The year has well and truly started now, and for me it has meant a lot of aborted trips to the allotment. My new role as project lead for Stoneham Bakehouse community bakery has meant that I have had less time to spend at the allotment. What time I have had, has often been thwarted by the rain and generally inclement weather. At least, at this time of year, a few weeks of little inactivity is manageable; although with the mild start to the year Jack Frost hasn’t been able to help me keep the perennial weeds under control, or break up the soil I’ve managed to clear. Still, a new month, brings fresh hope for drier, colder weather.
Although the plot is very much in a dormant phase, there are still vegetables to harvest. The brassicas which are overwintering under the protection of netting, are providing us with iron rich green leaves to accompany stews, go in soups or top pizzas. Yesterday’s evening meal was a delicious pizza bianca topped with an unctuous combination of onions, garlic and kale. Jerusalem artichokes are at their best at the moment, especially pureed and accompanying fish. The onion supply from this year is dwindling, but I have plans for the production of a version of French Onion soup, using the shallots, red onions, and our last garlic (an English Allium soup if you will).
Last year I completely forgot about sowing any sweet peas, relying on a few bought plants later in the year to provide the allotment with these fragrant and colourful legumes. So this year I’m determined to get sowing soon, doing so in the protected cool of the greenhouse. Given the relative mild winter so far, I suspect the dahlias I neglected to protect and dig up in the autumn are probably fine. That said, I’m looking to pot up a few dahlia tubers in some compost, ensuring they are kept somewhere warm (well 10 degrees or above). As for vegetables (we haven’t eaten dahlia tubers in this country since they arrived in this country in the 1700s), I hope to start the early sowings under glass of cauliflower, celeriac and leeks.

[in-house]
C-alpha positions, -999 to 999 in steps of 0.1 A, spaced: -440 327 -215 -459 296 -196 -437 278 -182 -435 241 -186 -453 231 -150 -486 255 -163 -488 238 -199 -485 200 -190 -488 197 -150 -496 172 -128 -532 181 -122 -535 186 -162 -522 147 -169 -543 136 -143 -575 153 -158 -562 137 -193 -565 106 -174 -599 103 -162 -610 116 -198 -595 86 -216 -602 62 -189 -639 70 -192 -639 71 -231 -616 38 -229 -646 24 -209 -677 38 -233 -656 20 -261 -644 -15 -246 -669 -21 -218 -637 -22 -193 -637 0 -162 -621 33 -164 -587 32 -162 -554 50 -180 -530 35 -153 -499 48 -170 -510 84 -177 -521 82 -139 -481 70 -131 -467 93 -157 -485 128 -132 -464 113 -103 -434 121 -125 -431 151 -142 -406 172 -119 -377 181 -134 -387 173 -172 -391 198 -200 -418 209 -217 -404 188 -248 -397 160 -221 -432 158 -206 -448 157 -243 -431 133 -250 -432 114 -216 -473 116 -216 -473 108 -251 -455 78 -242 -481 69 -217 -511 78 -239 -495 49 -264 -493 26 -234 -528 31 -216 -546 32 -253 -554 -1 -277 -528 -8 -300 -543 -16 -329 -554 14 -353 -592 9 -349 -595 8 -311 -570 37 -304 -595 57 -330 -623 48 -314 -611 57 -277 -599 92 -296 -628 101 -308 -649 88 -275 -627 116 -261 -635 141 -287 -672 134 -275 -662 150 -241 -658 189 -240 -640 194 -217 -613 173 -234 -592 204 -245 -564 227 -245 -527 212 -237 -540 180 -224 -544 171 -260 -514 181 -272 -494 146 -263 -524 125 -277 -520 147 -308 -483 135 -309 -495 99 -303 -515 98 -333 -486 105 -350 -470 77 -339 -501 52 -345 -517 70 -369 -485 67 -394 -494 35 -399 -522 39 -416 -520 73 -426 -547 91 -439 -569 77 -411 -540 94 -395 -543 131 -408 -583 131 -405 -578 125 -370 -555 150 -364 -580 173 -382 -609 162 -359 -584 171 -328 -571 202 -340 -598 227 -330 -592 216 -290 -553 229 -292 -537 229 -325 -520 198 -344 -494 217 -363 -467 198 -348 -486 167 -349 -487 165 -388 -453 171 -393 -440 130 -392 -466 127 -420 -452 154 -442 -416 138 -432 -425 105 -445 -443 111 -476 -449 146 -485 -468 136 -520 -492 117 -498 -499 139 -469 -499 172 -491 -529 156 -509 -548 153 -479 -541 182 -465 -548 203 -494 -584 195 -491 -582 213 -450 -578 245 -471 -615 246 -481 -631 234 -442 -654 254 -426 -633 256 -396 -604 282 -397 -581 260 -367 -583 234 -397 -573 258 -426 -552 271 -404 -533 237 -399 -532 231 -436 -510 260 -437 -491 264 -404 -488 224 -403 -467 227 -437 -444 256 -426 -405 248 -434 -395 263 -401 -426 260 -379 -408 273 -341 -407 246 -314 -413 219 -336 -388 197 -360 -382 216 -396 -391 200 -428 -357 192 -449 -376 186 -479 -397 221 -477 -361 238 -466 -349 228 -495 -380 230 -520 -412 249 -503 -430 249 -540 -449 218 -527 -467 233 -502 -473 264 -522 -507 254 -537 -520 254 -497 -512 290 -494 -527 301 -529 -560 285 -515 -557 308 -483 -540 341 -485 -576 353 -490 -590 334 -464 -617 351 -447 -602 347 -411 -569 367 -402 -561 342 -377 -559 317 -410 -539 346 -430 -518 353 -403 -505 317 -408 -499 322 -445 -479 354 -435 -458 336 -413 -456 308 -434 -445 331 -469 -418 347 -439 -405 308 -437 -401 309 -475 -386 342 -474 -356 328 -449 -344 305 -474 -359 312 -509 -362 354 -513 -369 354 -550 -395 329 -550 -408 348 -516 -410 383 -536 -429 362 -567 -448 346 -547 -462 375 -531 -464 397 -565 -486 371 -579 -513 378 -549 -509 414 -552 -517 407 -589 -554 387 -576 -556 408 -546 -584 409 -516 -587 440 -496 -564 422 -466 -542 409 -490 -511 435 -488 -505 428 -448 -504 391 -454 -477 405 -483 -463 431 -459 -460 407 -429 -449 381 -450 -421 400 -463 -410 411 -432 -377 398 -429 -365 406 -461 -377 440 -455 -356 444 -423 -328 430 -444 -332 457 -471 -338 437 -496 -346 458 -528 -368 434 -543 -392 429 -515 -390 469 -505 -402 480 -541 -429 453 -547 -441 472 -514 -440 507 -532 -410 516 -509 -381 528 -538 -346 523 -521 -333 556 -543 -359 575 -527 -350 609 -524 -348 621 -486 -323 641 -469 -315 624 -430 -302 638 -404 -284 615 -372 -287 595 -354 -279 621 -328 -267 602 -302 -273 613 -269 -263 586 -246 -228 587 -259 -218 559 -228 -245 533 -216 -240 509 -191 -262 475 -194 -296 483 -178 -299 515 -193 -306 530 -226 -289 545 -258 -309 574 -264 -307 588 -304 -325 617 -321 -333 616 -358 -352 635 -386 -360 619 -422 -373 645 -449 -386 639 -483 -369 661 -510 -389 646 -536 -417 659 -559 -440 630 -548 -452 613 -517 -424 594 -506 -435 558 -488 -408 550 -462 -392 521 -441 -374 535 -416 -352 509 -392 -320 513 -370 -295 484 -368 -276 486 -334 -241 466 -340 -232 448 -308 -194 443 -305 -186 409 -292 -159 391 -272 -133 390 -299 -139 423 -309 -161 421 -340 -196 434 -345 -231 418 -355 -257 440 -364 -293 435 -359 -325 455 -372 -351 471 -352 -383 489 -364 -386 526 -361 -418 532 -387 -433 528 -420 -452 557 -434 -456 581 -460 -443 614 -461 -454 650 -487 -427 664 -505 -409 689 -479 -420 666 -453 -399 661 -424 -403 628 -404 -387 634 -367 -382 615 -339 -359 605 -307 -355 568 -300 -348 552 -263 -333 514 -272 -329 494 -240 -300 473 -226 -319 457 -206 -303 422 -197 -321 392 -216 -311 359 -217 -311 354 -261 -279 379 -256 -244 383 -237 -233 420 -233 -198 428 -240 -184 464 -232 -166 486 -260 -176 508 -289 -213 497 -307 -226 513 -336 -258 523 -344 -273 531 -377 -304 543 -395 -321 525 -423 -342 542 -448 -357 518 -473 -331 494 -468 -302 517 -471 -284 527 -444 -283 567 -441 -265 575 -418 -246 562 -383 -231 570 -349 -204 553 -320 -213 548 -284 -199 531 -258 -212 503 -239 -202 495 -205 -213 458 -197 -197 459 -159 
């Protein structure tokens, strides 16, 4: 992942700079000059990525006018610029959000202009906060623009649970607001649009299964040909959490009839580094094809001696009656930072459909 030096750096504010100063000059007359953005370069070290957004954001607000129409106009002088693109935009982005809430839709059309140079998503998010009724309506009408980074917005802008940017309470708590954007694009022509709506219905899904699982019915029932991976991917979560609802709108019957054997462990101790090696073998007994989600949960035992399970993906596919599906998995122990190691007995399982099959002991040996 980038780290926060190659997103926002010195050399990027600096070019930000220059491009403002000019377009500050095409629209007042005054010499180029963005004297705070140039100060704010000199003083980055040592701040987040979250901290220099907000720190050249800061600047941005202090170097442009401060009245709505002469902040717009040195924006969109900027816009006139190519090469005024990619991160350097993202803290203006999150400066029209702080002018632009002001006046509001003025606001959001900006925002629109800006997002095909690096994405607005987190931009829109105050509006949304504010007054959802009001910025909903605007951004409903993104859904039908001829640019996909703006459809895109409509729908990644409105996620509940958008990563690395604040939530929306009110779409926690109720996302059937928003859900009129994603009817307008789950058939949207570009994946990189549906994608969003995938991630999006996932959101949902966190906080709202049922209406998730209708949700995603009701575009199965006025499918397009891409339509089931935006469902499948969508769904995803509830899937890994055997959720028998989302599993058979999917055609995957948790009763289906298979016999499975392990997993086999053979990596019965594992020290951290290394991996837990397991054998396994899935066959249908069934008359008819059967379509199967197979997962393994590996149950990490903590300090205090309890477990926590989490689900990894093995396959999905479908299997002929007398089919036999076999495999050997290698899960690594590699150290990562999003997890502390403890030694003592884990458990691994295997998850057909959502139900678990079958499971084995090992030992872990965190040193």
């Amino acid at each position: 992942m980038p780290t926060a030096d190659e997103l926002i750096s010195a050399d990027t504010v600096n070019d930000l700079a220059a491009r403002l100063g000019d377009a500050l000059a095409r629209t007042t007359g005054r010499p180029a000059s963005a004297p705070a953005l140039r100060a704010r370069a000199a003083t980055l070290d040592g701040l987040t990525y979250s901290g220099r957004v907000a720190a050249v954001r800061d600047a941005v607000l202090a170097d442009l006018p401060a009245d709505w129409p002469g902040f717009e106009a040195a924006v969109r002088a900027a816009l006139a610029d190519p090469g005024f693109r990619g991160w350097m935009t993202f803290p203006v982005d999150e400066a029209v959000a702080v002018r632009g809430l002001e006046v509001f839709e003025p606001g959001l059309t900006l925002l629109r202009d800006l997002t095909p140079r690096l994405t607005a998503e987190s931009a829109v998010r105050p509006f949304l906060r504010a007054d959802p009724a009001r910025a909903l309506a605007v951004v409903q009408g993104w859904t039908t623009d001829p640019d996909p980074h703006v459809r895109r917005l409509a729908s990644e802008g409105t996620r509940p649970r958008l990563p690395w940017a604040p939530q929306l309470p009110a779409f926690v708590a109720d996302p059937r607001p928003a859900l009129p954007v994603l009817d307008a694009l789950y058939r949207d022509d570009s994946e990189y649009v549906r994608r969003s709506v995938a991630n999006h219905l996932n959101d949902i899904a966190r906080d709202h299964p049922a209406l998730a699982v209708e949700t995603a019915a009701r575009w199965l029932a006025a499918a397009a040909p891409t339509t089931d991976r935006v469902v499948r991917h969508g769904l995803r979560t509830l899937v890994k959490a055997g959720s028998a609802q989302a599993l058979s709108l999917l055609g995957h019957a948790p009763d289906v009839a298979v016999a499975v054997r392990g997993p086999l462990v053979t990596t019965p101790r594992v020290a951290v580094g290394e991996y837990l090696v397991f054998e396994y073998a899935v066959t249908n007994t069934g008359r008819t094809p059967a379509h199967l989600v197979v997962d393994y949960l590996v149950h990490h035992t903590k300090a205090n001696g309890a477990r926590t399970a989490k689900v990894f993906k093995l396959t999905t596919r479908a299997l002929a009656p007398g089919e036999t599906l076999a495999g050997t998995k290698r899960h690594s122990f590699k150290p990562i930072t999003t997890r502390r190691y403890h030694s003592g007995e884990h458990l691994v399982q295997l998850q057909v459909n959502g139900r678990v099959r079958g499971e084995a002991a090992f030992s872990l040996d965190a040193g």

The main jobs on the plot this month are ones of maintenance. The various beds need edging, weeding in some cases, manuring, and generally tidied up. Before the new sowings in the greenhouse I need to give that a good clean and sort out; the stormy winds of a week or so ago have loosened a few panels of the polycarbonate, so they need securing and sealing. The raspberries also could use a bit of work; the autumn ones need to be chopped down to ground level, and the summer-fruiting varieties need last year’s canes removed too. The blueberries in pots will also benefit from a top-dressing of pine needles to improve the pH of the soil. The other main job is to secure the tool shed. As in every winter so far, the local rodent population have managed to nibble their way in and have been sheltering from the colder weather, whilst nibbing away at various pieces of kit. It’s time to reclaim the shed!
This post is contributing to The Garden Share Collective; an international group of bloggers who share their vegetable patches, container gardens and the herbs they grow on their window sills.
I hope the bakery is doing well?
Sounds like you’ve had some brilliant crops. The English Allium Soup sounds yummy 🙂
I’ll have to post the recipe sometime. Thanks.
Wonderful pics, love the sound of the artichoke paste 🙂 Nice to be able to use pine needles isn’t it? You have just reminded me to mulch mine …
Thanks Julie. Yep, the artichoke puree is delicious.
English Allium soup sounds delicious even if it doesn’t have the same ring to it as French Onion soup. Your pictures are great.
Thanks Tracy. I enjoyed checking out your blog from the farm too. So different to life here.
I learnt to eat broccoli leaves when I lived in England somewhat ten years ago and ever since I crave them. Full of iron and the taste is just something else. I hope the weather pans out for you and your new role at the bakery settles so you can enjoy digging in the soil at the allotment.
Yeah, love the iron rich leaves of broccoli and other brassicas. I’m hoping the bakery will allow a few days in the next week or so, so I can get on to the plot and sort things out. Got a bit of planting and sowing to do as well as the big dig! Thanks for your comment. I love checking out what you guys down in the antipodes are doing when we’re cold and wet here in England. Thanks.